One of the first traps newly licensed agents fall into is succumbing to shiny object syndrome (SOS, if you will). As soon as the agent passes their exam, they are instantly swept away in a sea of emails offering the newest website technologies, sales systems, etc. Websites and social media, in particular, seem to dominate many agents’ consciousness when entering the industry or as experienced agents look to increase their business. While these are incredibly important tools, the issue is that so many agents don’t understand their purpose.
Worrying about your social media presence before you’ve developed a business plan, value proposition analysis or strategy is the equivalent of trying to take on Amazon.com without any books. Social media is used to distribute your message, your content and, well, you to the masses, and if you don’t know what you want to say — or more importantly why you’re saying it — you’re grasping at straws.
Similarly, I cannot tell you how many agent websites I visit that are clearly templated, which in and of itself isn’t a sin. However, what is a sin is that agent not taking any time to customize that website … in some cases not even a bio or photo. Websites can be terrific lead generators, but at their core they are your business card online; you wouldn’t hand out a business card with nothing printed on it so why would you allow a website to be up and running that does not at least tell me something about who you are? Certainly pay attention to tech, and do your research as to the type of website or social media presence you’d like to have, but you must have a plan in place before you move forward.
“Do you have the time?”
William Penn famously said, “Time is what we want most, but what we use worst.” As an agent, time is your most valuable resource and it is an easy resource to squander. That quick email or Facebook check can turn into hours, and while you might have great intentions as to what you wish to accomplish today, those intentions can often go sideways without a plan in place to manage your time.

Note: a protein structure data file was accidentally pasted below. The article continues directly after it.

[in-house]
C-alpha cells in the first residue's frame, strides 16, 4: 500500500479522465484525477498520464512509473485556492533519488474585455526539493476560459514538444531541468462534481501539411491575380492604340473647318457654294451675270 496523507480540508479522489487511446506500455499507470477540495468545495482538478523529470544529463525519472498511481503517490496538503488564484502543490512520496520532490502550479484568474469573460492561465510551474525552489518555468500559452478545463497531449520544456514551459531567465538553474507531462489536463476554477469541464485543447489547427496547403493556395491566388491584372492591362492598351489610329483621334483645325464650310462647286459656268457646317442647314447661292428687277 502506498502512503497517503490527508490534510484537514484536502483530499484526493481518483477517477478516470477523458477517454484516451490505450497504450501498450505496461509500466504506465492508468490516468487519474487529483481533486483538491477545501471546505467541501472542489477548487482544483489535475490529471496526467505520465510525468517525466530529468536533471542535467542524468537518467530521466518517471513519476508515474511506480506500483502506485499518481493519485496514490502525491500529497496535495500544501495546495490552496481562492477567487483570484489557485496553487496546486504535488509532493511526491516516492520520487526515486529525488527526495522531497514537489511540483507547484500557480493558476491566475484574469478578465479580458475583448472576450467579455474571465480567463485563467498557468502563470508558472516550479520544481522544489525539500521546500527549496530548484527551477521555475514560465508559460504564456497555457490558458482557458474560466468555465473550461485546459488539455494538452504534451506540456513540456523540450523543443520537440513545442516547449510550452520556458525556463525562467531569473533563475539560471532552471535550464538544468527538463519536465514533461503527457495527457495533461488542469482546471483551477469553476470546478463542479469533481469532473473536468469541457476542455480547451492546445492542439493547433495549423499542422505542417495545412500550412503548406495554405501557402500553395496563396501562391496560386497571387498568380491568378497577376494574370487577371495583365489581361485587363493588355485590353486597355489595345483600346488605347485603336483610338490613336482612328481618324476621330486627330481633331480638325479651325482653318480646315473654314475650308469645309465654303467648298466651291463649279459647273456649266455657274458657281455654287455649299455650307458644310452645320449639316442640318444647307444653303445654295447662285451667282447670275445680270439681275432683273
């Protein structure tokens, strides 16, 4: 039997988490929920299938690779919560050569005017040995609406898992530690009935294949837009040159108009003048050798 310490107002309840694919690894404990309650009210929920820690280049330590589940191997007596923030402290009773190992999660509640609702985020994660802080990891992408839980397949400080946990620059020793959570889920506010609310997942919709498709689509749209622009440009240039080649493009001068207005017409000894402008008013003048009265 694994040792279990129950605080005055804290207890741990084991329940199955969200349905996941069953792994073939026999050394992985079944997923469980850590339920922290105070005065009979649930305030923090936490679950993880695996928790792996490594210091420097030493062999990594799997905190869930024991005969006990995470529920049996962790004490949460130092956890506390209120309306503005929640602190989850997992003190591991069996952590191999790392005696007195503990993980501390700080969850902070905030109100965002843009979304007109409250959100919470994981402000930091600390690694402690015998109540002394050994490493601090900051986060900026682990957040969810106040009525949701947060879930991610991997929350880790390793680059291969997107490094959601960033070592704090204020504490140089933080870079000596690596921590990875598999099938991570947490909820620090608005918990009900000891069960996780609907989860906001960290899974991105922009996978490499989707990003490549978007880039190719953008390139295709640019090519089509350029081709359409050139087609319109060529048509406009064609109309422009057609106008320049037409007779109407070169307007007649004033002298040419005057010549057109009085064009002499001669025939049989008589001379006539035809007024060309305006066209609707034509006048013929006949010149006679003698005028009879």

Too often, agents in the face of stress adopt the transactional mindset, leaving behind their plans as the tyranny of the urgent takes over. It begins within the deal as the agent takes on tasks as they come, actioning item after item that fills their inbox relating to that transaction. Finally the closing occurs and instead of recalibrating back to their plan, they begin to fall victim to what I call “The Monkey Bars Approach,” swinging from deal to deal just trying to keep that momentum going. It’s hard to schedule a workweek once this begins, which is why agents at this point tend to ignore basic business practices like following up with past clients, prospecting and the like.
At the recent Real Estate Connect event in San Francisco, it was shared that the average real estate agent spends less than 15 minutes per day prospecting and that only 17 percent of homeowners actually use their real estate agent again due in part to the lack of follow-up after the sale. It’s much easier to retain one’s trust and business than it is to earn it from square one, which is partially why in the recent NAR survey 53 percent of buyers and 63 percent of sellers used either an agent referred to them by friends and family or one that they’d done business with prior.
Creating measurable goals, scheduling the action items to achieve them and then maintaining that schedule is not an easy task — however, no one (hopefully) promised you that real estate is an easy industry to be in. If you’ve fallen victim to this transactional mindset, it’s not too late to change the course. The slower summer months may be coming to an end soon but there is still time to develop a game plan for the balance of the year. Seize back your time from the jaws of the urgent by taking a good hard look at where that time is going. It’s the clearest way to ensure that you’re running your business and that your business isn’t running you instead.
Bret Calltharp works as business development specialist for Metro Vancouver Properties, a multioffice Re/Max franchise group in Vancouver, British Columbia. You can connect with him on Google Plus, Twitter (@remaxjedi) or by email at firstname.lastname@example.org.